Mohammad himself fought in over 70 wars, and in the first 100 years after Mohammed’s death, Islam would conquer the Persian Empire, the Byzantine Empire, and much of the Roman Empire.  In this short amount of time, they would conquer with the sword everything from Afghanistan to North Africa and then invade Europe and many islands.  What Christians had spent hundreds of years building through peace and love, Islam wiped out virtually overnight with the sword.

What did the Catholic Church do in response?  They prayed for the Muslims and hoped it all would stop.  Some kings and emperors raised forces to try to stop the invading Muslim armies, especially in Constantinople and France. Islam conquered Spain and pushed into Europe, but in 732, they were stopped momentarily by Charles, “the Hammer” Martel.

I want to make it clear that my goal is in no way to bash the religion of Islam, but merely to present the little known historical record of what actually took place.  To make mounting concerns worse, Christians loved to take pilgrimages to Jerusalem in honor of their Lord’s passion.  However, they were not always safe and this travel only got worse with the savage Muslim Turks.  In 1065, about 12,000 pilgrims were attacked on their way to the Holy Land, and about two-thirds of them were slaughtered.

So, even after 400 years of Islamic wars, invasions, and expansions, the Catholic Church had not retaliated in any way, but always responded with prayers and non-violence.  That is important to realize. However, now in the late 11th century, Islam had destroyed about two-thirds of the Christian world and two-thirds of the Byzantine Empire.  This forced the Byzantine Emperor, Alexius I to petition Pope Urban II for help.  Even though the Greek church split away from the Pope and from Rome, Pope Urban II decided to come to his aid.  He wrote a letter and exhorted Christendom to this cause.  Since the pope was also concerned about the pilgrims and Christians around the world being persecuted and killed, the Church also planned to take back Jerusalem from the Muslims and to set up a safe passage for pilgrims to travel there.   Thus, an unorganized army was raised and the Crusades began.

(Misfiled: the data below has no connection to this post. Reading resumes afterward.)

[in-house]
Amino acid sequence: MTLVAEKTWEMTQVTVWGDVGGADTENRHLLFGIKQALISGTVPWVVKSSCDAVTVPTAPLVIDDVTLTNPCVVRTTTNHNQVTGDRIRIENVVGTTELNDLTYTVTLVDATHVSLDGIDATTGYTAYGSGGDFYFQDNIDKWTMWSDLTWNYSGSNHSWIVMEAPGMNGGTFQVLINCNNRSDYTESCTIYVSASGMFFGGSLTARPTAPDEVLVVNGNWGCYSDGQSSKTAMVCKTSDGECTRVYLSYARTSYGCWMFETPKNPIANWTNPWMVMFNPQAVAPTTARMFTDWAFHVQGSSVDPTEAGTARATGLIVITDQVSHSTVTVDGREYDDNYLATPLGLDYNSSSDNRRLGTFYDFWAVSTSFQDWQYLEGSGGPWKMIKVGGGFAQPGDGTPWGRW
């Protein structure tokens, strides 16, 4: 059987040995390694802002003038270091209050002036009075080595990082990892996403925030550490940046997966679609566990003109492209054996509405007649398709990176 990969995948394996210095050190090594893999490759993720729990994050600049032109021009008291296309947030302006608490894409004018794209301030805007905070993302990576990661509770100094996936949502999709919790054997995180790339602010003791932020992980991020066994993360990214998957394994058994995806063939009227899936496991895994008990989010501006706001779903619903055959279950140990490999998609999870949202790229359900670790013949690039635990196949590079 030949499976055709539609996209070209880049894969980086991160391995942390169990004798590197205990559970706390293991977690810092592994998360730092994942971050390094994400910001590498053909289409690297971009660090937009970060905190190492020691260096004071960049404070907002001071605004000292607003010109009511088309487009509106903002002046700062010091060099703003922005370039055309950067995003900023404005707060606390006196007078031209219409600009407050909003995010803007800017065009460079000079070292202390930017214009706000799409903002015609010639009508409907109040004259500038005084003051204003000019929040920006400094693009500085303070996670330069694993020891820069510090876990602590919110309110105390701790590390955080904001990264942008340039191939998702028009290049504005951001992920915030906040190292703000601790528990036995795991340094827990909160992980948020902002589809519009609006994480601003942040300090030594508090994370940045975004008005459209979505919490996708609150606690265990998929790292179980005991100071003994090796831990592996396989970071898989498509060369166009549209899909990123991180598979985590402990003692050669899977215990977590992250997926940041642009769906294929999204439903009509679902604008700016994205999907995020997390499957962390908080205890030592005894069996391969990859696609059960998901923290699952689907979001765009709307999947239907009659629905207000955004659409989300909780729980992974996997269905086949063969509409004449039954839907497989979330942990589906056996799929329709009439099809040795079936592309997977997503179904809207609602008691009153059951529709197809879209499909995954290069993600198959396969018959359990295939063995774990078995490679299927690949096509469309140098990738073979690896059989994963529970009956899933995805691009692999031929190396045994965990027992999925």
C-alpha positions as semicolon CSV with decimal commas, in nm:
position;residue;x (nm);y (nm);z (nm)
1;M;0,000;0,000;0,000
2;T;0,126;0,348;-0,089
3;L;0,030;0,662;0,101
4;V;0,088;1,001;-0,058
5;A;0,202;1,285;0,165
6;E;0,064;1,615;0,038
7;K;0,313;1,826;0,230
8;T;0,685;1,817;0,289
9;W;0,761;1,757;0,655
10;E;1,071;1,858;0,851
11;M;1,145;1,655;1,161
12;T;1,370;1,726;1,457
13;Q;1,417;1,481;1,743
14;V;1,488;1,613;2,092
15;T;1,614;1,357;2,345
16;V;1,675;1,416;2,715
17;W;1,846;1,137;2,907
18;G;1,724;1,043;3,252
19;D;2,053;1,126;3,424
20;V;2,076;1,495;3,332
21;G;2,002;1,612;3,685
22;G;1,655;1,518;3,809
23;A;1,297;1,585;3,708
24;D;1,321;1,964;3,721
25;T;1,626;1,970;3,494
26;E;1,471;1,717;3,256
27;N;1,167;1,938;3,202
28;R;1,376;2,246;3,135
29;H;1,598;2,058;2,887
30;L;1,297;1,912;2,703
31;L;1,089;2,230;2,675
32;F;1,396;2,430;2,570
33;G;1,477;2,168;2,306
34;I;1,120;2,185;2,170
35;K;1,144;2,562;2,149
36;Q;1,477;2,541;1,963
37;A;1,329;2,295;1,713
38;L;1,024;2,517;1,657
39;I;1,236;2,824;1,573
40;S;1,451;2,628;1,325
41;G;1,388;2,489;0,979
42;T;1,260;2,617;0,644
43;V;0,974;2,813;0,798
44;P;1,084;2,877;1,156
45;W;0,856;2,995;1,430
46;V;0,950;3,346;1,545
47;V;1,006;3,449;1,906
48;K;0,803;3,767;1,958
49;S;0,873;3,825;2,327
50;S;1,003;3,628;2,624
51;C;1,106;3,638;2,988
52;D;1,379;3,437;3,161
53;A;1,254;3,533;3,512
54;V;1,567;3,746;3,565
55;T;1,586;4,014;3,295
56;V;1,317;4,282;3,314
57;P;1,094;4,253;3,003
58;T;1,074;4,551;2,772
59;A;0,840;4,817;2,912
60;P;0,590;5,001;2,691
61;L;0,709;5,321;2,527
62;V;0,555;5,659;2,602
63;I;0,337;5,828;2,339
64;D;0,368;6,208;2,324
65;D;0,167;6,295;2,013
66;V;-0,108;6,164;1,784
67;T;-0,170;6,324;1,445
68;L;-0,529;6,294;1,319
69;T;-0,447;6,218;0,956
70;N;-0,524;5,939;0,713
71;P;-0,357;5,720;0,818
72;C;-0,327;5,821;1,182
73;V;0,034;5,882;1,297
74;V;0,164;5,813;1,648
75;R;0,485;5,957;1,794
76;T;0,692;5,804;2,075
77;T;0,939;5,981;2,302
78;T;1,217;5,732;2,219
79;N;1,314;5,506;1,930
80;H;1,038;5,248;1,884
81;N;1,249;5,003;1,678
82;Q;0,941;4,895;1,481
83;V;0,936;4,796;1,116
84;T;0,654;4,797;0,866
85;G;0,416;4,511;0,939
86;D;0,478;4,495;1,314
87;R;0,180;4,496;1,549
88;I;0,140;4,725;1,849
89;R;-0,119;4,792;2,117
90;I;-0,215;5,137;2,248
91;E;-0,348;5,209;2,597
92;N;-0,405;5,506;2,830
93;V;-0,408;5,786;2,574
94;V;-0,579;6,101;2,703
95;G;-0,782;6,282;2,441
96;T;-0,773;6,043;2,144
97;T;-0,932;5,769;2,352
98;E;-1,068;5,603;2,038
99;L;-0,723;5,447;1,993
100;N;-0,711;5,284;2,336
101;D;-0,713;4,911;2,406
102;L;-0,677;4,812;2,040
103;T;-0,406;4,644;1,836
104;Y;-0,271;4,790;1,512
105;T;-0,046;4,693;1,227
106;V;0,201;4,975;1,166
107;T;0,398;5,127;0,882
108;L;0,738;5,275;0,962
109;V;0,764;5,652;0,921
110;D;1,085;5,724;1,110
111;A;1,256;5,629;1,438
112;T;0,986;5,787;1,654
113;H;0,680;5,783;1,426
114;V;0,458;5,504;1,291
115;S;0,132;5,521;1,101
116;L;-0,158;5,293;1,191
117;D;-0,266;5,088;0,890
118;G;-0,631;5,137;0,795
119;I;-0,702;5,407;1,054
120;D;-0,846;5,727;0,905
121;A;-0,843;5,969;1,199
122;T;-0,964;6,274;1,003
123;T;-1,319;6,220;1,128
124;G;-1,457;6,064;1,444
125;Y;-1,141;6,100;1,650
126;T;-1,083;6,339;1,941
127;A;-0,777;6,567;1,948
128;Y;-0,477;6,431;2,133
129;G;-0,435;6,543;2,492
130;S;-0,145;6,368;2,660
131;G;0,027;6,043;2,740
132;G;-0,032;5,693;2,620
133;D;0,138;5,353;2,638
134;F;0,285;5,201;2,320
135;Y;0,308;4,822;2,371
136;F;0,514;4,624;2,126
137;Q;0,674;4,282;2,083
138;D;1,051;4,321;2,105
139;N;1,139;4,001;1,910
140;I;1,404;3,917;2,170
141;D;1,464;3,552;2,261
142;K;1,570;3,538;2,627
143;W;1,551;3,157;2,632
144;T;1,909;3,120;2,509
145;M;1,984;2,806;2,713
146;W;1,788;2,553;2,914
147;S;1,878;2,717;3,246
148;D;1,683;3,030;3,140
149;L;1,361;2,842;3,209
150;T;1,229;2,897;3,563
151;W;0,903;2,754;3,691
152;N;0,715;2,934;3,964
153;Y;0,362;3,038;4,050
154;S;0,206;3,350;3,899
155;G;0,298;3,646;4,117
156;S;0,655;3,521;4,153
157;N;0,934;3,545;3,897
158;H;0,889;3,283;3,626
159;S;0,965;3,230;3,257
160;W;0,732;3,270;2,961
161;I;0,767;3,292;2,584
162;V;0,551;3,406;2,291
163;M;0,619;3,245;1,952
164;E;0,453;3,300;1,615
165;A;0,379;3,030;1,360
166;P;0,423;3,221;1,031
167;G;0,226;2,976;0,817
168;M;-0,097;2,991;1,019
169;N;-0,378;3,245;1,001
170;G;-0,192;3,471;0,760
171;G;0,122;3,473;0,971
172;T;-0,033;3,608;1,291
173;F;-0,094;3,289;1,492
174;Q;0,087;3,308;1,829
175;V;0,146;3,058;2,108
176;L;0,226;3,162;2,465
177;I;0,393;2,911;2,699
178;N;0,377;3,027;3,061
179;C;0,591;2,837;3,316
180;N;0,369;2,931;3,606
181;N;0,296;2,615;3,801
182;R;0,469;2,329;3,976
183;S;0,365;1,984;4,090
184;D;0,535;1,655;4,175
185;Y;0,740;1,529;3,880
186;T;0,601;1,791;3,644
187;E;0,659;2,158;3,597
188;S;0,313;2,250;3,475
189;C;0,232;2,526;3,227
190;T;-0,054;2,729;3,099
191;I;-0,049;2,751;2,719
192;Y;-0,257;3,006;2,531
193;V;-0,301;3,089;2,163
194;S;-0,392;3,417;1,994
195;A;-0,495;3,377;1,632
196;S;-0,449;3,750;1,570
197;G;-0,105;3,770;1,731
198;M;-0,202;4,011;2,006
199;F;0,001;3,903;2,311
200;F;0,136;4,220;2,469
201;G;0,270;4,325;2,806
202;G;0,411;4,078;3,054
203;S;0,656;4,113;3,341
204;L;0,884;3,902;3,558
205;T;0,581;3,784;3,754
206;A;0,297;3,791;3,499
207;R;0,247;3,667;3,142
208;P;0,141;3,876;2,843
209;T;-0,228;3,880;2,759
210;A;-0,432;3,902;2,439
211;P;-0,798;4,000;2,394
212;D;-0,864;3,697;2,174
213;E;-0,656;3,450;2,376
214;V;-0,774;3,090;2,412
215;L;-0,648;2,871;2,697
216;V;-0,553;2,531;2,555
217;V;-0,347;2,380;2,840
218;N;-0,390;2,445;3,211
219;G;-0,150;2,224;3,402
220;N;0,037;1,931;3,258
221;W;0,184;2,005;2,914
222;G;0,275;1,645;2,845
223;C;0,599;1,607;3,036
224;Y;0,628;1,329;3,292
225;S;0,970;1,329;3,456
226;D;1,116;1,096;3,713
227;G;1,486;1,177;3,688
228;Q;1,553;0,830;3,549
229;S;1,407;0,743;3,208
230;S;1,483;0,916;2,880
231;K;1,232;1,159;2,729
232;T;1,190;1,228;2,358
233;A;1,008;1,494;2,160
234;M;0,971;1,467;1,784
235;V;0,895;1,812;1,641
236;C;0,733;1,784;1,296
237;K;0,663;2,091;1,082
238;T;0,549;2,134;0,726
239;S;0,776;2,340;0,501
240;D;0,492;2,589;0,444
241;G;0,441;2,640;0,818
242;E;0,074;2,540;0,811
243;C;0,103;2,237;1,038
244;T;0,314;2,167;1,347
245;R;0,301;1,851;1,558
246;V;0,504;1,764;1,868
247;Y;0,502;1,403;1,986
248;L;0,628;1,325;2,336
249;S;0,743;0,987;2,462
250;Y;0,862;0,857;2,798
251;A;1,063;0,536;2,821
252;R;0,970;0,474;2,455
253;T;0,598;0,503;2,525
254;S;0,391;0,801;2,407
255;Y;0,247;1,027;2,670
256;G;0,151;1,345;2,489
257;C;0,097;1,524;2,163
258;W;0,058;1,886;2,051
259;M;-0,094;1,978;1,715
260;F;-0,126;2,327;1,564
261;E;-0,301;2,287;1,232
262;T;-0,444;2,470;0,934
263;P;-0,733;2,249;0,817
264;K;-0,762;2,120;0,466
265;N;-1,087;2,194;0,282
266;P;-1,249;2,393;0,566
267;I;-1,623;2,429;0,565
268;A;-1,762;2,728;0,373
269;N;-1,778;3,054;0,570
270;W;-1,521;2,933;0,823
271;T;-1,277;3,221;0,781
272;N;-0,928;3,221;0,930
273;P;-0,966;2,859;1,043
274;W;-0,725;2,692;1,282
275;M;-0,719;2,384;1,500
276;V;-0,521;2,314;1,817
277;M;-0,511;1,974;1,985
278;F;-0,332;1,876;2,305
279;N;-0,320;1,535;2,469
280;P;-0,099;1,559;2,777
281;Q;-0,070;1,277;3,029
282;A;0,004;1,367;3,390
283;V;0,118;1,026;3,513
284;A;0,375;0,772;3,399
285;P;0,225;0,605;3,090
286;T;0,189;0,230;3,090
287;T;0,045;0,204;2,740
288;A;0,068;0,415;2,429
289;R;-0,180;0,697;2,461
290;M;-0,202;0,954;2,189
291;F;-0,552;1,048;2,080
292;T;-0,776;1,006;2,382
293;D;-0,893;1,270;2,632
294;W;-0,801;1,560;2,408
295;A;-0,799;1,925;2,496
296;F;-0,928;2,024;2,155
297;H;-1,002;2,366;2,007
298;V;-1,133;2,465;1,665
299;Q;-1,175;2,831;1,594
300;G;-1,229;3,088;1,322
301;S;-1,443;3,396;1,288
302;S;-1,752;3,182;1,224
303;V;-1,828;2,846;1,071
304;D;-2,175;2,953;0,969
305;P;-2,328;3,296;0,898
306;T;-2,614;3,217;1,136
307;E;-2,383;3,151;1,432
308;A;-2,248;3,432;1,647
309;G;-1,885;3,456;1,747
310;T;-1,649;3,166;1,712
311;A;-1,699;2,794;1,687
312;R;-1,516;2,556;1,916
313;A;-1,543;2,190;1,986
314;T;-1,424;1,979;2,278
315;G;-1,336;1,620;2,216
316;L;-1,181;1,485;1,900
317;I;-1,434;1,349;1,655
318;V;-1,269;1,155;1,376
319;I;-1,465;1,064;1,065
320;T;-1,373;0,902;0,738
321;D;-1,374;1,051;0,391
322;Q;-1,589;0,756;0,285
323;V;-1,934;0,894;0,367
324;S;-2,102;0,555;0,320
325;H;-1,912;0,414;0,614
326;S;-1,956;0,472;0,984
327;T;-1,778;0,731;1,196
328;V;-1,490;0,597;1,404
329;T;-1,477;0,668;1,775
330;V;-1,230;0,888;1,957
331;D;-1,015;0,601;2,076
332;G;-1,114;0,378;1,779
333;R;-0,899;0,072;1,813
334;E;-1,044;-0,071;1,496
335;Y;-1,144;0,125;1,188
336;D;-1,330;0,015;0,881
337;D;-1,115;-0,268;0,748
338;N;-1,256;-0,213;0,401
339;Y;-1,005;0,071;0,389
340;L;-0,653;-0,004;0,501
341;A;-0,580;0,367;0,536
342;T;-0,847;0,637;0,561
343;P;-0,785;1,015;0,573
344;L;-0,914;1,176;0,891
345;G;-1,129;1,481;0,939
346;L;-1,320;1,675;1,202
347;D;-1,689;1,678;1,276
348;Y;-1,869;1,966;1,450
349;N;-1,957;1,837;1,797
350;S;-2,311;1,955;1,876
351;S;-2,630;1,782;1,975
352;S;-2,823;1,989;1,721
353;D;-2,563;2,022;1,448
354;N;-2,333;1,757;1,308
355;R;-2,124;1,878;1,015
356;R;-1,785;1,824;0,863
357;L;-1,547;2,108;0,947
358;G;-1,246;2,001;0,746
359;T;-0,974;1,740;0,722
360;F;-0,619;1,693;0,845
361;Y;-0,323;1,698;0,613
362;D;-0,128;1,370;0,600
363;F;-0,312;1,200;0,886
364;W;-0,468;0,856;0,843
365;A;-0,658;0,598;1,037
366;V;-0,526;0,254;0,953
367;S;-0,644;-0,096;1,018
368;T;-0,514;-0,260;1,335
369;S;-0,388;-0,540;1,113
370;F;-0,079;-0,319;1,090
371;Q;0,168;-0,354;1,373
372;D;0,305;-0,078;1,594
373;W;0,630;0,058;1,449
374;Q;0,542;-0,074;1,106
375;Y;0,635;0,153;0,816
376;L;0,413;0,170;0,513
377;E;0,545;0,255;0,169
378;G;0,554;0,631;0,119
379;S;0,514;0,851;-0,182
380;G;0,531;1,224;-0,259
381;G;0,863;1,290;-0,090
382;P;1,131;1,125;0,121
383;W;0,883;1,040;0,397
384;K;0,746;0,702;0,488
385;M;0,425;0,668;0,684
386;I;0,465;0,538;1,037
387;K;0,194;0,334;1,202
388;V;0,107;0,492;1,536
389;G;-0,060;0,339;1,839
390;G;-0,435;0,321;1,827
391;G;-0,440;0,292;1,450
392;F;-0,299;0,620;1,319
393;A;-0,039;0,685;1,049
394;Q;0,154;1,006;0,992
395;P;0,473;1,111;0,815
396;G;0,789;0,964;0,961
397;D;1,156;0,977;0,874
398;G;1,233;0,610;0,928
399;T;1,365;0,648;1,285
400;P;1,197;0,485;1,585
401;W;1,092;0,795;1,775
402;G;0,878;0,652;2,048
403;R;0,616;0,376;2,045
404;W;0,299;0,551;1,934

So, it is a complete myth that the Crusades were an aggressive and unprovoked assault on non-Christians by the Catholic Church.  The Crusades were in fact a war of self-defense, to come to the aid of the Byzantine Emperor, to protect pilgrims going to the Holy land, and ultimately, to protect Christians from being wiped off the face of the earth.

While the Crusades were a war of self-defense and a noble cause, some of the abuses that took place weren’t so noble.  In the last post, part 3, we will discuss the actual Crusades and some of the abuses and misunderstandings.

 

 

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About Bryan Mercier

Bryan Mercier is a thirty-eight year old speaker and retreat leader. He has spoken to adults and teens for the last fifteen years on a wide variety of topics; ranging from catechetics and faith formation, to morality, spirituality, and apologetics. He has spoken at youth and adult retreats, workshops, seminars, Catholic schools, parish missions, local, regional and national conferences. He has spoken in front of crowds ranging from thirty to three-thousand and has been aired on both TV and radio in different states. Bryan also runs the R.O.C.K. (Revival Of Catholic Kids) Ministry Team that puts on all-day retreats for teens. He is going for his Masters in theology and working on writing numerous books and tracts.